Benchmark crude oil prices rose this week, with West Texas Intermediate (WTI) crude for delivery in March hitting five-week highs at over $102 per barrel.
CFOs who haven’t hedged their fuel consumption this year might think they can ignore that small move above $100/bbl. But here’s a number that can’t be ignored: in a “neutral” oil market — where price movements stem from volatility more than anything else — there’s a 5% chance that the price of WTI crude will rise above $120/bbl and stay there.
While that’s far out on the distribution curve, in a market where bias is slightly to the up side — the current market state — the chance of a $120 price point rises to 35%. And if the oil market gets decidedly bullish, the probability of sustained $120/bbl oil is 50%.
Those numbers come from a Monte Carlo simulation of WTI crude oil prices developed by Kase and Co., an energy trading and hedging consultancy. (Monte Carlo simulations are used to model phenomena with significant uncertainty in inputs, like calculating risk.)
Kase’s Monte Carlo simulation (see below) is not for predicting where oil prices will go; instead consumers of oil use it to examine the probabilities of oil averaging a certain price for the next 12 months. The simulation uses the current 12-month “strip” — the forward curve for crude oil prices.
The chart reflects the assumption that the current market is in a weak “up” state, meaning a bias to slightly higher prices, and a rise on the y-axis indicates an increase in probability.
“CFOs need to know the maximum price they can deal with and still meet all their business goals and function normally as a company,” says Cynthia Kase, president of Kase and Co. Rather than trying to guess what’s going on in the Strait of Hormuz, for example, it’s “better to say what are the probabilities of higher prices taking place and how much is it worth to me to protect myself against such higher prices,” she says.
Kase’s statistical model can help a CFO decide how much of a company’s oil consumption to hedge and whether buying forward or using options is the appropriate method.
With crude prices above $100/bbl now, there is too much risk buying a fixed-price forward, says Kase. “We forget that the market was in the low $70s just a couple of months ago,” says Kase. If prices turned down and a strong bear market resulted, for example, there would be a 30% chance that the market would average $71.90 over the next 12 months. If a company had fixed its oil buying at $100 per barrel, that would be a big loss.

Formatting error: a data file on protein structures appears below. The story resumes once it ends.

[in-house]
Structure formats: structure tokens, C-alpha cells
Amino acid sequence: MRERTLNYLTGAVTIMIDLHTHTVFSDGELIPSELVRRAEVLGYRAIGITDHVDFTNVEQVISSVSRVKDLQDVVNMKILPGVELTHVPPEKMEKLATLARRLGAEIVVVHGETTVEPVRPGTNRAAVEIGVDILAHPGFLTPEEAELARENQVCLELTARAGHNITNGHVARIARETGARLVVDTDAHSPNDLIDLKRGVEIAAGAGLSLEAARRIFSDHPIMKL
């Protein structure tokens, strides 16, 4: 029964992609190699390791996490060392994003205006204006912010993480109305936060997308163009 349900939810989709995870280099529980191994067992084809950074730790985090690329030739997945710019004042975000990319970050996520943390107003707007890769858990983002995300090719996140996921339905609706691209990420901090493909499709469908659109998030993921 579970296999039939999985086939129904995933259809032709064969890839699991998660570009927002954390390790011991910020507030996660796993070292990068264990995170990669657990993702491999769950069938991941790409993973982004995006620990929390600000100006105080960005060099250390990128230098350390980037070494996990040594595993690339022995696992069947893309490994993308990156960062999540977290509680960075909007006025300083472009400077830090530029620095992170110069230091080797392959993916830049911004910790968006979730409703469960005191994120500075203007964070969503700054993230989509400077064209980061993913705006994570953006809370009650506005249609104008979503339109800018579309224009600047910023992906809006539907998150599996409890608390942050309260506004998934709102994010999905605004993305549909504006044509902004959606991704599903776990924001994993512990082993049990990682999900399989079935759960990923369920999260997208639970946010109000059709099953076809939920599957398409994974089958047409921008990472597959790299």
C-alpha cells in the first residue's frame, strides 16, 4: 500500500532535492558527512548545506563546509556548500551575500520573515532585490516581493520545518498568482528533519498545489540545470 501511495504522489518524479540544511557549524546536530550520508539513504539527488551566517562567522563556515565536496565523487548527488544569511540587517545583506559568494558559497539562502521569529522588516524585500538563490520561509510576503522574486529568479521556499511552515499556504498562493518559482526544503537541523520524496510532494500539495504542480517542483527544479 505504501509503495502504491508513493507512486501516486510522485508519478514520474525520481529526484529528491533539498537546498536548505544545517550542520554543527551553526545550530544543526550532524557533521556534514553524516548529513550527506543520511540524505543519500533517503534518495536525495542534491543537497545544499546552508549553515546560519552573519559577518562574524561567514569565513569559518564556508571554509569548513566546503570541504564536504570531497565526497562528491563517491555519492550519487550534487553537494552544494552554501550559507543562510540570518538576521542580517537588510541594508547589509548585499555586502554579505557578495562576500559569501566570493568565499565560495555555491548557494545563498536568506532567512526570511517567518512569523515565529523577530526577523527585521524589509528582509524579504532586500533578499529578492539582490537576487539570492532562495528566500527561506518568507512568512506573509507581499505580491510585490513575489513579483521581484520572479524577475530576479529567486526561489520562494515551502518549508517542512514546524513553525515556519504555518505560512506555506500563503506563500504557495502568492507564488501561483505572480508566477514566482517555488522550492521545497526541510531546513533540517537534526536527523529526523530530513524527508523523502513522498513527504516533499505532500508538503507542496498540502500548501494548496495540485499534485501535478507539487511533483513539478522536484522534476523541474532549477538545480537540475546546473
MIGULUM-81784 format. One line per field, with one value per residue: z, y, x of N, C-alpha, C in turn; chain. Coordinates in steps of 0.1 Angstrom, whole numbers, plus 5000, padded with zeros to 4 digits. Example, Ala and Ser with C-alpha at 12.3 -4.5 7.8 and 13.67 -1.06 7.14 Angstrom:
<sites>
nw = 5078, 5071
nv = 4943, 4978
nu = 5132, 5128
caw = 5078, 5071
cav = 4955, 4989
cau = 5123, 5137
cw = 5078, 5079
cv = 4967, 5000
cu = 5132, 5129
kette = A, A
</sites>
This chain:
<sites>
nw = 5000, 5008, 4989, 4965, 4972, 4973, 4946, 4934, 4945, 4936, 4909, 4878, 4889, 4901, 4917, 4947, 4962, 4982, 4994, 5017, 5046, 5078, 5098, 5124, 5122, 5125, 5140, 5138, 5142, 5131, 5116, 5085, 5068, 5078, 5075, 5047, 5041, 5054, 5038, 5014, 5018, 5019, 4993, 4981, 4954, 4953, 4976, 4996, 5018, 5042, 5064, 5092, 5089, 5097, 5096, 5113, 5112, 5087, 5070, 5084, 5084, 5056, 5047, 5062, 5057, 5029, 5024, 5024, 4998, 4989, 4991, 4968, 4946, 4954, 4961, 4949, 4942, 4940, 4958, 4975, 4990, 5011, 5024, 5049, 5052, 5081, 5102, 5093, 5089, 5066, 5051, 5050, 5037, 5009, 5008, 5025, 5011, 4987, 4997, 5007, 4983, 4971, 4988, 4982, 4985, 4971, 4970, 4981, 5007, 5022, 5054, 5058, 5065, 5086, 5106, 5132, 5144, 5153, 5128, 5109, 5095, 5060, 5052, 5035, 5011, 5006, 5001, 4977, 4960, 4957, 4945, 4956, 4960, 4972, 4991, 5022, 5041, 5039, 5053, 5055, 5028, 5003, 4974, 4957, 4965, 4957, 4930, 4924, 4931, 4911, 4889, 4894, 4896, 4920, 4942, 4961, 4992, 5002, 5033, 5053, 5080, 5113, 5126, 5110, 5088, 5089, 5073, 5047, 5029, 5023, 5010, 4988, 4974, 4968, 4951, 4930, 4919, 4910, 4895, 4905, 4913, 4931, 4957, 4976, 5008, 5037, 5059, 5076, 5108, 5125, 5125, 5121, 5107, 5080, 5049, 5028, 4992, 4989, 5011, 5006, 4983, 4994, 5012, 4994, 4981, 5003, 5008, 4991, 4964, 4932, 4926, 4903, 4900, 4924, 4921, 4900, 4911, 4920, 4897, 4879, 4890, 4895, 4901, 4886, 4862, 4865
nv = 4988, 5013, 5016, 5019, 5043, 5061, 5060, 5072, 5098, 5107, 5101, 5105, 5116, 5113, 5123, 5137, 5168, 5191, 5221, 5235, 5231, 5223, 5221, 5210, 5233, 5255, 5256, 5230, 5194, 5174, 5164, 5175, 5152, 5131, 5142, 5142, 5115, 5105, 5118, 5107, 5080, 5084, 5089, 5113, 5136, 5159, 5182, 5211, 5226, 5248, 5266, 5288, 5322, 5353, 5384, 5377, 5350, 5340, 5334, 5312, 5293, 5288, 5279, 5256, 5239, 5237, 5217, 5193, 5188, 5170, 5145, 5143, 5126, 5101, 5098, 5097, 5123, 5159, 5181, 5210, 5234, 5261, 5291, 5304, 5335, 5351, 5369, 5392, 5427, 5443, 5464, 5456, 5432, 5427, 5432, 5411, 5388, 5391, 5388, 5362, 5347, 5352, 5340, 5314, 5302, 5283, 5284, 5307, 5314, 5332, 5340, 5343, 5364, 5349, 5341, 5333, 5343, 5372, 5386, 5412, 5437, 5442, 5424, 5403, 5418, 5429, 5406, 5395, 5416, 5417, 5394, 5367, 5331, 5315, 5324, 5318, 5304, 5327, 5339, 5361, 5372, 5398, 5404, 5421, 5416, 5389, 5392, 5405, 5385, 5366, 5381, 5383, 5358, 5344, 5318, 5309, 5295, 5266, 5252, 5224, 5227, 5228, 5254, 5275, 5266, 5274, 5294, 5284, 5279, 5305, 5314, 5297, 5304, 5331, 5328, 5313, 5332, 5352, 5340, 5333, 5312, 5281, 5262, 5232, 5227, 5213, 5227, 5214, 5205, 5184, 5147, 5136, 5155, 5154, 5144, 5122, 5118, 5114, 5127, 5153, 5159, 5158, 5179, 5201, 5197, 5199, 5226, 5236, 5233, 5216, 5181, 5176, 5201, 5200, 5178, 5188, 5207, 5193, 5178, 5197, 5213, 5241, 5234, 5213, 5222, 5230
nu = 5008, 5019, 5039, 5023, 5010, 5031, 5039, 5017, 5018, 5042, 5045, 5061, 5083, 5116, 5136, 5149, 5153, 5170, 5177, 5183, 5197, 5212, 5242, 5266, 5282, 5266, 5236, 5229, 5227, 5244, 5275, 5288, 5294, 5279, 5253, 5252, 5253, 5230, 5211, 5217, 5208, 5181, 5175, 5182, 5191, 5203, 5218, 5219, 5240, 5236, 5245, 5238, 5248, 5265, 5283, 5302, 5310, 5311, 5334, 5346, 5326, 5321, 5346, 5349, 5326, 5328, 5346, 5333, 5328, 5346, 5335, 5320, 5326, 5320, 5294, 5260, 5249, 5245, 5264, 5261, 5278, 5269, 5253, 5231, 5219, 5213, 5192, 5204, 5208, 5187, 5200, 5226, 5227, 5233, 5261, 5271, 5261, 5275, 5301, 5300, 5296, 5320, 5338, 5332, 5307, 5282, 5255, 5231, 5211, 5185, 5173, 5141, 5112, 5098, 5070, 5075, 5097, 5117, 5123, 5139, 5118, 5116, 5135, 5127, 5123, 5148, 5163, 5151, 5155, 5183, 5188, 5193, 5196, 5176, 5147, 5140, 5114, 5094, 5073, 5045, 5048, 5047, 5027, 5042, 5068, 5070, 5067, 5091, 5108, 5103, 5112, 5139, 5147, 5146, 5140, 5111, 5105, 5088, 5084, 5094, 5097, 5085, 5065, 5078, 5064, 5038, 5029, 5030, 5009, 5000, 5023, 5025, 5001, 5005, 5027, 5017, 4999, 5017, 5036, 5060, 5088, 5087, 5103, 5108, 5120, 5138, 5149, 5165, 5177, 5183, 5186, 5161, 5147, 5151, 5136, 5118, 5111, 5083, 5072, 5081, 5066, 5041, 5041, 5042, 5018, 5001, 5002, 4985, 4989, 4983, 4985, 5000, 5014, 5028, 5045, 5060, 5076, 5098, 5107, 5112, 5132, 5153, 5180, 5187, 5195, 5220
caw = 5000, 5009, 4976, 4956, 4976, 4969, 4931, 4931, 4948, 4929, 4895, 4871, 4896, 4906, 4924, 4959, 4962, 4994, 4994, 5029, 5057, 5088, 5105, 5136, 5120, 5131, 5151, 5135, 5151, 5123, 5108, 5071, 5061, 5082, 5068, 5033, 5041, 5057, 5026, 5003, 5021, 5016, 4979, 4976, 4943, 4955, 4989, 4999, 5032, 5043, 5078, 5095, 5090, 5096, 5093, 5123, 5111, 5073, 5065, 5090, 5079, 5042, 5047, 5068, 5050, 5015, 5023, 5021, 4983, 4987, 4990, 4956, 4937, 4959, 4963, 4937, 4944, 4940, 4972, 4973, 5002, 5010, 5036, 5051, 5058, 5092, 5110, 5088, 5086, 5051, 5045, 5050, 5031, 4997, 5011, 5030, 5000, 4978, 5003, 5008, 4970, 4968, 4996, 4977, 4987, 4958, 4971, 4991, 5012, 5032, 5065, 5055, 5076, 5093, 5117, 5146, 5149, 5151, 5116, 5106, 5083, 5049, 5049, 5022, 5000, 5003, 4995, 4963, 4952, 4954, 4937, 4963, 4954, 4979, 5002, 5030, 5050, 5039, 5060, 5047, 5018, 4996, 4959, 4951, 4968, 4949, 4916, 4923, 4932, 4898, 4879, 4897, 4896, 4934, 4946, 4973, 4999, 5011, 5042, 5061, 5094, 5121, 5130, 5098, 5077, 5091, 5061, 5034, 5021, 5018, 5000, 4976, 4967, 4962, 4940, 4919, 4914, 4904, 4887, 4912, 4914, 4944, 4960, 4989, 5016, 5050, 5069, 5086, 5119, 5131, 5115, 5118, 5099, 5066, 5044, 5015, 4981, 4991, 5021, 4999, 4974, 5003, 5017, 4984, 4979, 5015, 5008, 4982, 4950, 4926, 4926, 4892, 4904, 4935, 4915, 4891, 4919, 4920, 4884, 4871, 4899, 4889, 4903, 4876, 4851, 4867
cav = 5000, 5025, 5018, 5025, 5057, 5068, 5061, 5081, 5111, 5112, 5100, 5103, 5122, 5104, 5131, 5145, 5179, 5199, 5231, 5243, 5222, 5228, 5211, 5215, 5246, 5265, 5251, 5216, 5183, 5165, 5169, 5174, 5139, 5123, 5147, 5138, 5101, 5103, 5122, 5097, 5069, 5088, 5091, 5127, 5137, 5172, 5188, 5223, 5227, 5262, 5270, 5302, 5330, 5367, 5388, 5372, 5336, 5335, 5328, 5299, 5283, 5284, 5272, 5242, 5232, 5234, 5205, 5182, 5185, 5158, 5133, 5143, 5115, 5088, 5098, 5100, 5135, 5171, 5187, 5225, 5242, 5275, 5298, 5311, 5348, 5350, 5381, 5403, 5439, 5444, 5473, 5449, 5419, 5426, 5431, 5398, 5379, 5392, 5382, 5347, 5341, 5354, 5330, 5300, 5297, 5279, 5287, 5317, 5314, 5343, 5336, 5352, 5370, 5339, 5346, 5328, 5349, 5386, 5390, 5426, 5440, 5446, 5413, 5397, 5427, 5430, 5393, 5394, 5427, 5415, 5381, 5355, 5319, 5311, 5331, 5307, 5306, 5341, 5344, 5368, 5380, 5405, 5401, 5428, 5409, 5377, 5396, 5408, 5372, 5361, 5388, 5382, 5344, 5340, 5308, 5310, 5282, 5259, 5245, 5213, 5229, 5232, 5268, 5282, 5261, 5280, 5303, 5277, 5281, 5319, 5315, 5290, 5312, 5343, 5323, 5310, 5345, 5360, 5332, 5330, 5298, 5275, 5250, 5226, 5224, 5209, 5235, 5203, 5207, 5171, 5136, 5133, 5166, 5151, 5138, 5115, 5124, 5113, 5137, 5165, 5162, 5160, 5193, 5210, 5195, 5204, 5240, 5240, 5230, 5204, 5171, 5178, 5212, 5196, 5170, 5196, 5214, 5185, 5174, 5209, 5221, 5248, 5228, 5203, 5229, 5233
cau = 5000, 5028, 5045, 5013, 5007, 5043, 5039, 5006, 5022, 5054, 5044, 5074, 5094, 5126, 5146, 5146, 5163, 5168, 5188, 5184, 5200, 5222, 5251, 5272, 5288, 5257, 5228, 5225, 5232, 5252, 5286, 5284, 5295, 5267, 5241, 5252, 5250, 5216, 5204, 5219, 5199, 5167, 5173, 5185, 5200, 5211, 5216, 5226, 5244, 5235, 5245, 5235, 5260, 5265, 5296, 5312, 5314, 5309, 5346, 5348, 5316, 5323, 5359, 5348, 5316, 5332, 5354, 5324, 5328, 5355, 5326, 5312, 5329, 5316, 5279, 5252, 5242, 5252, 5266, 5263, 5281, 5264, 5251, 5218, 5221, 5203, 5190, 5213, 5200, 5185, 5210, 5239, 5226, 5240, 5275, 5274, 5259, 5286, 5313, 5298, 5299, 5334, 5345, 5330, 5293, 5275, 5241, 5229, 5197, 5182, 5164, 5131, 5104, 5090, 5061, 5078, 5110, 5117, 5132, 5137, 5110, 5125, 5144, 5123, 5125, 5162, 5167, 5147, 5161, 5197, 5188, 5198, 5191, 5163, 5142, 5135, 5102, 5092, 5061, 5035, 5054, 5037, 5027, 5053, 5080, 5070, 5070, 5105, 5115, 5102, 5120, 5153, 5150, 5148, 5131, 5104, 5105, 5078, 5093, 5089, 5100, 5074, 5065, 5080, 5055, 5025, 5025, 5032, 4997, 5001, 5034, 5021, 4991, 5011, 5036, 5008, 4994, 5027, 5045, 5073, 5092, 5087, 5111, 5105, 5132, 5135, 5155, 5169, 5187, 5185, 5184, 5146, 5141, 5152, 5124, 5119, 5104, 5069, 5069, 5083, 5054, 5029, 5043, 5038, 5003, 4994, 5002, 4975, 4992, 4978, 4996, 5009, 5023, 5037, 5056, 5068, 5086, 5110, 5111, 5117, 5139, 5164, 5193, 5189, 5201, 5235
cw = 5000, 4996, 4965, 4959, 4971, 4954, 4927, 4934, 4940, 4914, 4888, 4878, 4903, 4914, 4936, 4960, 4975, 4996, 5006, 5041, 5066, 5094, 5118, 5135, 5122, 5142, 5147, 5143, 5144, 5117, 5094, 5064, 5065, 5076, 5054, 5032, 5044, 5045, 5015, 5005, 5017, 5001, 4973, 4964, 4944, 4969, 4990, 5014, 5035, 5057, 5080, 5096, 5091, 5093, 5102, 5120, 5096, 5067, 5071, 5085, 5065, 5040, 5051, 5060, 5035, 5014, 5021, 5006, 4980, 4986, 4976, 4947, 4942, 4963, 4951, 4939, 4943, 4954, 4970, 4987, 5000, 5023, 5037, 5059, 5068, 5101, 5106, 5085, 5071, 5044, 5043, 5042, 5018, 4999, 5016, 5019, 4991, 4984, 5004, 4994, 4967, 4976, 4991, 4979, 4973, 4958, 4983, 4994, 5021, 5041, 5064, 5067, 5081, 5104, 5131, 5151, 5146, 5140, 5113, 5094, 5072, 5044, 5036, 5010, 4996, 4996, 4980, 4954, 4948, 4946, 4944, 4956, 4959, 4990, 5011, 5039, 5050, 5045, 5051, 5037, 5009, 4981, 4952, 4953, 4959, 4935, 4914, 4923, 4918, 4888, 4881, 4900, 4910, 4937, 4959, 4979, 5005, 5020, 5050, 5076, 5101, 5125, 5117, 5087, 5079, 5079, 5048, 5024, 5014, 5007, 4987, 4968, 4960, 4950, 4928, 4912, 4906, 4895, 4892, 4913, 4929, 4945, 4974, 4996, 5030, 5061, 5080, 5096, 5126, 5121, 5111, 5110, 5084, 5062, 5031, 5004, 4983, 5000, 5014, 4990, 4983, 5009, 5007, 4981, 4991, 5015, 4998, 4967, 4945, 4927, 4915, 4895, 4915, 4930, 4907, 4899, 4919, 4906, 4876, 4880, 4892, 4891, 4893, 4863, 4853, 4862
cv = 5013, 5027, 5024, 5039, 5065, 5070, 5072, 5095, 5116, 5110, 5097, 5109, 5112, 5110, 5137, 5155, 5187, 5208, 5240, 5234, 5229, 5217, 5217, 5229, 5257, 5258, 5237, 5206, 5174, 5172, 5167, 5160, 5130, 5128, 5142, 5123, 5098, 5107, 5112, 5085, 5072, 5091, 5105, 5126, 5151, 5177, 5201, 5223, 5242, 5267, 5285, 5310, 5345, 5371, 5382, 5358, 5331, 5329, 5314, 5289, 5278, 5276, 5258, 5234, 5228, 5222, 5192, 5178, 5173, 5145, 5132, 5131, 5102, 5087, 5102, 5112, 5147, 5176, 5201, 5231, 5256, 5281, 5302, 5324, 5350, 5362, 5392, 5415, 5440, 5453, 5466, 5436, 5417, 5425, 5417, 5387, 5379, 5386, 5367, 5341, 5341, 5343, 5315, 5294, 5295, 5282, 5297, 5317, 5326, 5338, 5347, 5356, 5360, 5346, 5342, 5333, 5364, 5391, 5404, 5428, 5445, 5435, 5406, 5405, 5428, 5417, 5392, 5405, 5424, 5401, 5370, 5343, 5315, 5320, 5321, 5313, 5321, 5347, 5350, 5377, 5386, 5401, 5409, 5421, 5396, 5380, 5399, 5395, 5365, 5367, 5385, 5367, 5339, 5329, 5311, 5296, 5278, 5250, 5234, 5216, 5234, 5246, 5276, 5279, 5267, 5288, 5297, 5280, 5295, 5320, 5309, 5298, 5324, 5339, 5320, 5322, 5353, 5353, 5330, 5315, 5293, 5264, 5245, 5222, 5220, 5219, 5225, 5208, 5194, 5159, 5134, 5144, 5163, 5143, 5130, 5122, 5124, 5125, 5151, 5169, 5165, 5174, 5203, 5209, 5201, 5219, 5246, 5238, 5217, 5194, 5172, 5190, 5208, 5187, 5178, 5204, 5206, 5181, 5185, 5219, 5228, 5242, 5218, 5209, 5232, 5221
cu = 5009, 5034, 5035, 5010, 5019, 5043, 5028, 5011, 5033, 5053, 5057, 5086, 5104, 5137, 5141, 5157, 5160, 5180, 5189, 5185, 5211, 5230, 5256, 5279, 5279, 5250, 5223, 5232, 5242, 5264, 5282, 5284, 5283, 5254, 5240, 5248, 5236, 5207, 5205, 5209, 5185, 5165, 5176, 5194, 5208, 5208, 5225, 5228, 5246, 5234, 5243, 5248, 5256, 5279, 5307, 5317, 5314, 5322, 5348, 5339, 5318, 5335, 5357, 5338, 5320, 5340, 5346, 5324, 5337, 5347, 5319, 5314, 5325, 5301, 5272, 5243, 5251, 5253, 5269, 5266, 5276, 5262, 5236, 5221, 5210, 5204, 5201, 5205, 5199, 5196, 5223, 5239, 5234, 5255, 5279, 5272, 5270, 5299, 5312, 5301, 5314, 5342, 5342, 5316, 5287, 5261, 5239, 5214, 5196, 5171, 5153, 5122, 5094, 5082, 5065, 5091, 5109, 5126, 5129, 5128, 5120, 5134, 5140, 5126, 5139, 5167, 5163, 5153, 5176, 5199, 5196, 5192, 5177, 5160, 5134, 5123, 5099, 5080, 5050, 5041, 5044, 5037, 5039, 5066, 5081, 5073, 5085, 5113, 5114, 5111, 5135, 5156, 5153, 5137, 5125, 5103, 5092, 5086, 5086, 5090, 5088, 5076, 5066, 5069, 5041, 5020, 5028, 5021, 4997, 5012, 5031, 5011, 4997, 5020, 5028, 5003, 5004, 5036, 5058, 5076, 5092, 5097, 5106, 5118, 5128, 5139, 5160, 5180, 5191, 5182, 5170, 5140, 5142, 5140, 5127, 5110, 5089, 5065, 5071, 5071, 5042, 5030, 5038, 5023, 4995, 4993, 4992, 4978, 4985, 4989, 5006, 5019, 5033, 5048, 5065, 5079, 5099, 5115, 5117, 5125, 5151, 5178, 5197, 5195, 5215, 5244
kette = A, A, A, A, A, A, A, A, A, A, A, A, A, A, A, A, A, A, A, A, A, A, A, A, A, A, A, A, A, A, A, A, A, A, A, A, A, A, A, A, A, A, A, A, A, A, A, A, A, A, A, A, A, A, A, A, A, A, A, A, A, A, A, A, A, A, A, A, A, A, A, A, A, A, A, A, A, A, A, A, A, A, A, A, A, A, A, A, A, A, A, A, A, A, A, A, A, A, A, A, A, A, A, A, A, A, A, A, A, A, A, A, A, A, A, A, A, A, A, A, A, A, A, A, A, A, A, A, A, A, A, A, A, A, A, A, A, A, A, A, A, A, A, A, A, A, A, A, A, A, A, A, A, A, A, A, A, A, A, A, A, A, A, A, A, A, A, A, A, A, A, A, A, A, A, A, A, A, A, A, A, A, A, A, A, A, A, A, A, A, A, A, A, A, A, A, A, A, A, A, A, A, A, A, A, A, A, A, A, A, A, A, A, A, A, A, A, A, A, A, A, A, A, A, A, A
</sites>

Kase’s clients were buying forward when crude was in the low $80s, but when prices moved into the low $90s they switched to buying call options — a contract to buy an instrument at a specified price within a specific time. Call options mitigate downside risk, because the buyer can just let the option expire without exercising it.
If crude oil prices continue their rise, “the main thing is not to wait until $120, because by then it will be too late,” Kase counsels. “When [oil] is at $120/bbl, buying forward won’t be smart because you’ll have too much downside risk, and buying a call [to protect against even higher prices] will be expensive.”
What price movements should CFOs watch for? If crude oil breaks above $105/bbl for a couple of weeks, the odds increase that oil has moved decidedly into a bullish market, Kase says. On the other hand, a lot of what is supporting the current price level is geopolitics. “What happens if that goes away and you have to support the market purely on demand?” says Kase. “That’s a real risk in a market like this.” The U.S. Energy Information Administration cut its global oil demand forecast for a sixth consecutive month the week of February 10.
EIA expects WTI crude to average $100/bbl this year, which would be $6 above last year. Using futures and options data, EIA’s calculations say there is a one in fifteen (6%) chance that by June the average price of WTI will exceed $125 per barrel.
But Kase cautions that it is very difficult — and even unwise — to try to forecast the 12-month average for crude prices, much less put it into a budget. “Prognostication works in a one week to 12 week horizon but the butterfly effect is just too intrusive to make market calls longer than three months.”